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Eight walkers assembled behind the train station for the second walk of the day. A smaller group than earlier, but all eager and willing to be misguided by Phil Smith, who had never visited Ayr before. Phil selected three walkers to carry unidentified objects, wrapped in tea towels, and over the course of the afternoon three rocks were revealed. The first was shaped like the sole of a foot and we passed it round the group, weighing it and feeling the smooth texture and the heat generated by previous hands. 

We moved inside the station and explored the rich layering of nineteenth century architecture, twentieth century metal work and twenty-first century technology. And strangely, just behind the ticket barrier, was a garden shed. Attentive to anomalies in the environment and hyper-sensitive to the physical and social textures of the spaces we passed through, we departed in a different direction to the trains.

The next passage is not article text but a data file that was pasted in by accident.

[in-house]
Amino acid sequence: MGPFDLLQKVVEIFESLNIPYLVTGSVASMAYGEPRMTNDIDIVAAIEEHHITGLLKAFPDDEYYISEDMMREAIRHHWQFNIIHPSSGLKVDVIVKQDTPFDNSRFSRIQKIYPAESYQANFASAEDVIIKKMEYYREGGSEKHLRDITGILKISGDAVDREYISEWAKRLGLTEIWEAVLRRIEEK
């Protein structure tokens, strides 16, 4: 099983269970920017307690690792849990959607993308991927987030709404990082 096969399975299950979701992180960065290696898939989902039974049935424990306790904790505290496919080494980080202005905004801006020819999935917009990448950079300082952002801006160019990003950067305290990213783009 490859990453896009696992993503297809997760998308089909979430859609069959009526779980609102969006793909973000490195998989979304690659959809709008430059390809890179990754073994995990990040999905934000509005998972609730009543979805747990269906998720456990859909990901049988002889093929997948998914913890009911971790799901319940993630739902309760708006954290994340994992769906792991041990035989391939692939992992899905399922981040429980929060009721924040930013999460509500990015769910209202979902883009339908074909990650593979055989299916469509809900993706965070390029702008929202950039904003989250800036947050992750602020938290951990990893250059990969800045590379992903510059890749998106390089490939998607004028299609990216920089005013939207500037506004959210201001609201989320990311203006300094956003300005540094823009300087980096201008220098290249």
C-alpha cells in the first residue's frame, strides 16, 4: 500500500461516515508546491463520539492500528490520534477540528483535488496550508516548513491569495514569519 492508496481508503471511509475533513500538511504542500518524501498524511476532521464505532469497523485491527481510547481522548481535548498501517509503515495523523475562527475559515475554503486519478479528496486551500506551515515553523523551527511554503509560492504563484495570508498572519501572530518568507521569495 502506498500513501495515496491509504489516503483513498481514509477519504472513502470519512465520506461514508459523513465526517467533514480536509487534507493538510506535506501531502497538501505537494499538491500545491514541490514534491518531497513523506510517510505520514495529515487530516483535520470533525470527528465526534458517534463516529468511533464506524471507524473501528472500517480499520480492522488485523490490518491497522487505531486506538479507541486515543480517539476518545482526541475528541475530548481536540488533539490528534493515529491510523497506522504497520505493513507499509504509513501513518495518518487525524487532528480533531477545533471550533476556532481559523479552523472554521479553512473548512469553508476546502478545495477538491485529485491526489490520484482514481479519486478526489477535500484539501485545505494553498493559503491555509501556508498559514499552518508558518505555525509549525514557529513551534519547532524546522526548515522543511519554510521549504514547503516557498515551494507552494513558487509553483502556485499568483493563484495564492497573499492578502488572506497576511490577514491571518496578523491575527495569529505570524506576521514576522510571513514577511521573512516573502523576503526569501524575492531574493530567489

Phil introduced his work on Counter-Tourism and we set off with some of his tactics in mind: ‘intensifying and sharpening (our) perceptions - seeing what’s behind the scenes, what’s just outside the site, what’s just offstage’. Outside the station we noticed a picket fence and a grass verge, which reminded Phil of Dallas and the assassination of JFK. This was a ‘worm-hole’, a portal to another place, and when it had been pointed out we realised that there were many, many other places present in the car park, such as the vehicles manufactured in different continents, and the origin of the petrol in their tanks, which perhaps brought this place closer to Dallas that we had originally realised.